This month author Eloise Williams takes us on a tour around the Elizabethan London featured in Honesty and Lies.
We’ll be visiting the key places where Honesty and Alice spend their time and Eloise will give you an inside sneak peek into the places as well as what it takes to bring this world to life!
Southwark and London Bridge
The story is set over Christmastide and Twelfth Night. It’s cold. Very cold. Not so many years before the Thames had frozen over and King Henry VIII had ridden his sleigh from London to Greenwich across its surface. I’m a big fan of creating wintry settings and London Bridge and Southwark were so much fun to write about.
The bridge would have been astonishing to a newcomer. All manner of people and animals would have been using it to cross the river and there would have been timbered houses and shops galore. There is nothing more pleasing to my writer’s eye than to imagine an apothecarist, filled with remedies and beaked masks. A mercer draping rippling silk over his arm as if it is trickling water juxtaposed with soldiers and sailors and rats the size of cats. And a candlemaker’s sign blowing in an icy wind sounds romantic for some reason. Or is that just me?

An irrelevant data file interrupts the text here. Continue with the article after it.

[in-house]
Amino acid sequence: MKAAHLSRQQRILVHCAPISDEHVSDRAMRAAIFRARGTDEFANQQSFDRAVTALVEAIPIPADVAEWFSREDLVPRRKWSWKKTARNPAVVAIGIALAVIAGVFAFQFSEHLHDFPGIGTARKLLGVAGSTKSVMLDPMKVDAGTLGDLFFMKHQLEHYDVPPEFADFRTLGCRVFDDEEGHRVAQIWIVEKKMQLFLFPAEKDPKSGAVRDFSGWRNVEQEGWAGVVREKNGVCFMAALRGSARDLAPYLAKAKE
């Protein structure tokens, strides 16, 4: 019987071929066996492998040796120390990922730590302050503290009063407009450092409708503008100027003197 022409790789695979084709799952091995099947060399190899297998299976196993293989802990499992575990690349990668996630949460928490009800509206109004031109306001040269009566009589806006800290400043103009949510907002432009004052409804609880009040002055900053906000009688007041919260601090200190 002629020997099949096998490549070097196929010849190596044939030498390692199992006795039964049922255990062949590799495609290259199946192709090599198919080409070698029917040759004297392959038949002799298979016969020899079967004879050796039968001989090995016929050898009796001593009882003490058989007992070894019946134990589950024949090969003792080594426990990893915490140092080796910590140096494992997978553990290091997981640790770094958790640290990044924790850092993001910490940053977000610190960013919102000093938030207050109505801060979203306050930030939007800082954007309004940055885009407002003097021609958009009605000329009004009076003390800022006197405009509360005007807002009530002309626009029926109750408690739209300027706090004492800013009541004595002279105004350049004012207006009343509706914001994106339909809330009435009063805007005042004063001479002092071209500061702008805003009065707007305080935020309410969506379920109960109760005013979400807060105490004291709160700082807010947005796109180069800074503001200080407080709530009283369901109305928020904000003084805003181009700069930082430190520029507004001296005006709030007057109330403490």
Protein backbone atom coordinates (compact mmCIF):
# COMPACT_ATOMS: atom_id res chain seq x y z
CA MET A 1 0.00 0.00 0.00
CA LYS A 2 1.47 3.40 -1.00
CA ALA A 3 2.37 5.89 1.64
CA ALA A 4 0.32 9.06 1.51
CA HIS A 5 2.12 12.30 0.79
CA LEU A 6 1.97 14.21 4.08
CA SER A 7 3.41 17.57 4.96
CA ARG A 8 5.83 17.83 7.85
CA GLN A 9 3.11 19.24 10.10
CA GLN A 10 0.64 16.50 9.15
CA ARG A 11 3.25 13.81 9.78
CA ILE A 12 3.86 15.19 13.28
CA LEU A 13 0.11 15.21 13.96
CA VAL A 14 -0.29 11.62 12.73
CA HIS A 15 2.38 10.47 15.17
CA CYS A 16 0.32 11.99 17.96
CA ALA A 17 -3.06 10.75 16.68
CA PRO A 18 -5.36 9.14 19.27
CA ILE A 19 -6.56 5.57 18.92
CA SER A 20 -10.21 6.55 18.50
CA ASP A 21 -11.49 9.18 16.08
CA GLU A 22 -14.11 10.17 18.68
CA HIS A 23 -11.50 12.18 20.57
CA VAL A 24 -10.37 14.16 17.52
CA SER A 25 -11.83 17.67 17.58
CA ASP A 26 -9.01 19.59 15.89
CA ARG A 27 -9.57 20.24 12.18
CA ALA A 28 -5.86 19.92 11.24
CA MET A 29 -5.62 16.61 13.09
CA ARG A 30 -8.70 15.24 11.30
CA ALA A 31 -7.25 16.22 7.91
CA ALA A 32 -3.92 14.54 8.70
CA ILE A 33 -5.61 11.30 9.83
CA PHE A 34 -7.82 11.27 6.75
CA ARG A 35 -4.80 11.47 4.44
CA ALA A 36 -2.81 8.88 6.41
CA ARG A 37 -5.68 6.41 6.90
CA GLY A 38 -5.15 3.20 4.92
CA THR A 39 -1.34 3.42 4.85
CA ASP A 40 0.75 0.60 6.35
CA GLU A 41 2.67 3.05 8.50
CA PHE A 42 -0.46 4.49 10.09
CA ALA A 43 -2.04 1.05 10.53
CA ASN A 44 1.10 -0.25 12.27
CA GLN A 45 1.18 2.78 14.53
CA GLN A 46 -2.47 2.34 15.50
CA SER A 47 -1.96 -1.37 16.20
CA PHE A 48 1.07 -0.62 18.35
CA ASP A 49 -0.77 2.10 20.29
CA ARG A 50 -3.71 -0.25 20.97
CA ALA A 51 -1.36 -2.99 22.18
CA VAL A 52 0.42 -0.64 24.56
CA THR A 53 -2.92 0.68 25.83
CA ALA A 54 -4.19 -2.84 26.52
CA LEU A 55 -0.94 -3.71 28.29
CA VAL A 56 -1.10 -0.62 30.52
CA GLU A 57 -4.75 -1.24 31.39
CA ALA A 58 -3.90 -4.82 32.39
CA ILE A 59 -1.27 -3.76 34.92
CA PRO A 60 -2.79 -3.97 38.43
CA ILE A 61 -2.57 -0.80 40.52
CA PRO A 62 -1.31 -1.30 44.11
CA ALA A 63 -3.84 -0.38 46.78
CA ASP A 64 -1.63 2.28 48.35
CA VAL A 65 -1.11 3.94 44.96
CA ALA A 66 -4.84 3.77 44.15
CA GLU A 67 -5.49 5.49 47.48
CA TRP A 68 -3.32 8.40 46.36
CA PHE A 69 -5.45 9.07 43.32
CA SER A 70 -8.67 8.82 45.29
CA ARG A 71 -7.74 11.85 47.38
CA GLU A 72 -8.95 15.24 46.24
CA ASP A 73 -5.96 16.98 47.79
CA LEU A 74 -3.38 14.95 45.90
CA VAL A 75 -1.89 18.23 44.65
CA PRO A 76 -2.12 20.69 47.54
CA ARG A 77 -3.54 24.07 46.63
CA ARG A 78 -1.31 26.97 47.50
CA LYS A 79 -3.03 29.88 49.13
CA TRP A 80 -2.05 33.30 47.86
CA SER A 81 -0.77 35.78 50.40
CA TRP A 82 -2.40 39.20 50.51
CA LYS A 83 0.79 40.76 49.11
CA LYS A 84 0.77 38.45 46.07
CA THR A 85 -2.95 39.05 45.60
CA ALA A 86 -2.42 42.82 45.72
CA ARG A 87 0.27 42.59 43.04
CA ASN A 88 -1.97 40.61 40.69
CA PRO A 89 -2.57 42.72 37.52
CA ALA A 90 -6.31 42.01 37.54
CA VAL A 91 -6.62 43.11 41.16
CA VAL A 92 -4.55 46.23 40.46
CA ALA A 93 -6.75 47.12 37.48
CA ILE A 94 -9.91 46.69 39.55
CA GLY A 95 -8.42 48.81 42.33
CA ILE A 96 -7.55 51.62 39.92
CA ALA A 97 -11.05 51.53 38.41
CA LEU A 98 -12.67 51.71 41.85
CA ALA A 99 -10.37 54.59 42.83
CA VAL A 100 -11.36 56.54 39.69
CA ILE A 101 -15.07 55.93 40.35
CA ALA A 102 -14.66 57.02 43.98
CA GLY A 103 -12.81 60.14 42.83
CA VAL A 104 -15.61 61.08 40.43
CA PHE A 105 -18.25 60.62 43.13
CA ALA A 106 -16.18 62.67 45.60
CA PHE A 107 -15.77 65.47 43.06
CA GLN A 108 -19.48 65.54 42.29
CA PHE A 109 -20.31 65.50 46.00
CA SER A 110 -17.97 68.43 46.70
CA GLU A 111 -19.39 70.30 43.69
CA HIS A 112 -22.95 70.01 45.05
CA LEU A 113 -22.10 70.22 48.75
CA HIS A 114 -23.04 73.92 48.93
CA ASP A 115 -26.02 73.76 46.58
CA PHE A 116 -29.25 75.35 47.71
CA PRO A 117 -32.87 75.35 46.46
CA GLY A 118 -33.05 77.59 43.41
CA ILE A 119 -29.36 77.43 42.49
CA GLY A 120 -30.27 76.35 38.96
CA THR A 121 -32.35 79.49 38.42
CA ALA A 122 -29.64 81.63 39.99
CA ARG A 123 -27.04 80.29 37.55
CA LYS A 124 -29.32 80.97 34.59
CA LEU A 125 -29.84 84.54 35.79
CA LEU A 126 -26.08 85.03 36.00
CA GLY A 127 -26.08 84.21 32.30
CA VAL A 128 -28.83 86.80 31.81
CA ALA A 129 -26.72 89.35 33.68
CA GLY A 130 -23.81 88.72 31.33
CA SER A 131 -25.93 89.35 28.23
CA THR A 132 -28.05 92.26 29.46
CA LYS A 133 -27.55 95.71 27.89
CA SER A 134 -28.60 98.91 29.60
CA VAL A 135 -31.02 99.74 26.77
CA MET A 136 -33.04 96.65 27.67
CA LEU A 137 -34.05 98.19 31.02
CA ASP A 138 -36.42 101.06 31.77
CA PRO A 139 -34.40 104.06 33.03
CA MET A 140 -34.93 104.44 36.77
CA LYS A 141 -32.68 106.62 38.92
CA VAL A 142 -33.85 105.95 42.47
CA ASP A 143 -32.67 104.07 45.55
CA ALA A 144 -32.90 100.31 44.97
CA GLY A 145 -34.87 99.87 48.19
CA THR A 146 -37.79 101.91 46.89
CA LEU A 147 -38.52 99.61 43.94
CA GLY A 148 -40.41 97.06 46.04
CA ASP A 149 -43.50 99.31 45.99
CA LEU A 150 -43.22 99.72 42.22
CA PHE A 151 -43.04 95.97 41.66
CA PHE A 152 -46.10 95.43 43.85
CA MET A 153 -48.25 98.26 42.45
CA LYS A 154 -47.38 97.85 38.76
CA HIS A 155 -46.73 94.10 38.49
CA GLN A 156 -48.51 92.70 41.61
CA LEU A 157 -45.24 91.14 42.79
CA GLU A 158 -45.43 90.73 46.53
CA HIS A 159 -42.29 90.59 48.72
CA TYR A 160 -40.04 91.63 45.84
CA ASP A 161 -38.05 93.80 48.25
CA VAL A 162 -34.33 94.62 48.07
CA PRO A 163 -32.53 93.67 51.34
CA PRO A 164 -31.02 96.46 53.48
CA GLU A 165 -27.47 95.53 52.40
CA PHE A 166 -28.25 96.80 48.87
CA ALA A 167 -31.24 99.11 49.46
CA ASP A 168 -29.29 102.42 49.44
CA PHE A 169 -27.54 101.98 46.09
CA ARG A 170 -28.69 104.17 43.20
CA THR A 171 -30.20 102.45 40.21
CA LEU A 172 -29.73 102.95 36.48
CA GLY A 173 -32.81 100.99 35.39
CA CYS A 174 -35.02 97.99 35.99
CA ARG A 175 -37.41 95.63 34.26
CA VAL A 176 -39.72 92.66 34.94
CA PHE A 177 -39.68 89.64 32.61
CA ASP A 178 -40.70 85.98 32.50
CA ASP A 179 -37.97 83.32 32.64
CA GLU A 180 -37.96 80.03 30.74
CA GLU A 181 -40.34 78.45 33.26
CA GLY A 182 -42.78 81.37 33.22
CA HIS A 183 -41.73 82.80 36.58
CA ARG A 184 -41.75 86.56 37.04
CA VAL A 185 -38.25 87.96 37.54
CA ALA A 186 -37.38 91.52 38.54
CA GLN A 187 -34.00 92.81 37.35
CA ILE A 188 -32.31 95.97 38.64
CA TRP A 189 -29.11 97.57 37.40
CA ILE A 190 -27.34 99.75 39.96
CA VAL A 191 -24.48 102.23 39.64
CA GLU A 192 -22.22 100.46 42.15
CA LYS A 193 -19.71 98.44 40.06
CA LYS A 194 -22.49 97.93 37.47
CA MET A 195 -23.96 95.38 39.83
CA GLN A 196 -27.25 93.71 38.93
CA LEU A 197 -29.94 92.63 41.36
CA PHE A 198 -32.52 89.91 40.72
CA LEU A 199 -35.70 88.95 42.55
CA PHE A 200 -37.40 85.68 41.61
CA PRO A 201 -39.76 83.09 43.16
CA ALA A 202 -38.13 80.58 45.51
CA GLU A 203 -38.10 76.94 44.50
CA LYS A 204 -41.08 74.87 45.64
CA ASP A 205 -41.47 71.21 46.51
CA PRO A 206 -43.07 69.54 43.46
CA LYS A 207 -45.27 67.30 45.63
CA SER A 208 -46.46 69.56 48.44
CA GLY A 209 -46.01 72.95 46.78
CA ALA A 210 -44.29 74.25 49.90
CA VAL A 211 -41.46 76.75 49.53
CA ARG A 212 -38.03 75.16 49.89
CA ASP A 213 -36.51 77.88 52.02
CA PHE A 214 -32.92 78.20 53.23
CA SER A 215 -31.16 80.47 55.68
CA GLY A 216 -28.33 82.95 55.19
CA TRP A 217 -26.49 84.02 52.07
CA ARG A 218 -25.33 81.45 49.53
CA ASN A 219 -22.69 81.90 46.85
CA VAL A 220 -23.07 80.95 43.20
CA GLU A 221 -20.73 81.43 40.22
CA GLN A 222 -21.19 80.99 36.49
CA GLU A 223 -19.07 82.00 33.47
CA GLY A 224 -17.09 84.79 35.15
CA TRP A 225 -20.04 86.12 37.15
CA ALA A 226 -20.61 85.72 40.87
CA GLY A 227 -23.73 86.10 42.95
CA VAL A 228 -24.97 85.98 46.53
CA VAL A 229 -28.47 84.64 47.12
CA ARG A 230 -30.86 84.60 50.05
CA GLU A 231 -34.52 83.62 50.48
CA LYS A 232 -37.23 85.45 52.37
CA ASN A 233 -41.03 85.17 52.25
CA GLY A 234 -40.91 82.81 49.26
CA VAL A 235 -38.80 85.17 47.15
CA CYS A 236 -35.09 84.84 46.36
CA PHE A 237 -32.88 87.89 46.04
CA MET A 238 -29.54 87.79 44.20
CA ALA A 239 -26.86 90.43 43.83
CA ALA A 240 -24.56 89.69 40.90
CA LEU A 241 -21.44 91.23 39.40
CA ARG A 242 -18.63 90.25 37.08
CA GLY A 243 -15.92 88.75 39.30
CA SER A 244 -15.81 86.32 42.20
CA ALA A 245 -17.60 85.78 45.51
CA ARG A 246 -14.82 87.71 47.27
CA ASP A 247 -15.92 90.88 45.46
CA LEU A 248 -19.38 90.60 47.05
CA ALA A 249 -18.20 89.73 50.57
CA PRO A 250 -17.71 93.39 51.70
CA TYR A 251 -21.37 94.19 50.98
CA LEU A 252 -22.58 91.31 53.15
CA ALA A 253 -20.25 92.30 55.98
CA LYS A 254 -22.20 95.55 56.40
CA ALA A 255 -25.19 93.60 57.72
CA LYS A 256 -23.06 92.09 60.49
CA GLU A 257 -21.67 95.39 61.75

Once over it, having walked beneath a huge gate with the heads of traitors on spikes, you’d reach Southwark.
Southwark was the place of entertainment so when Honesty and Alice are sent on an errand it’s little wonder that they get caught up in the excitement of celebrations. A falconer with a trained bird, carollers, a merry group of boys with a bowl of spiced ale distract them from their duties. Then there are the men on stilts, the jugglers and flamethrowers, and people blowing crumhorn pipes and making a racket with… well… racketts. And, of course, the magic of the Globe theatre! Happy days.
Of course, they do run into Alice’s father who, having fallen on hard times, is fond of frequenting the many taverns and inns in Southwark. And there is the Clink – a notorious prison, and the danger of having a chamber pot emptied over your head, but not everything can be perfect, can it?
Find out more about Eloise and Honesty and Lies: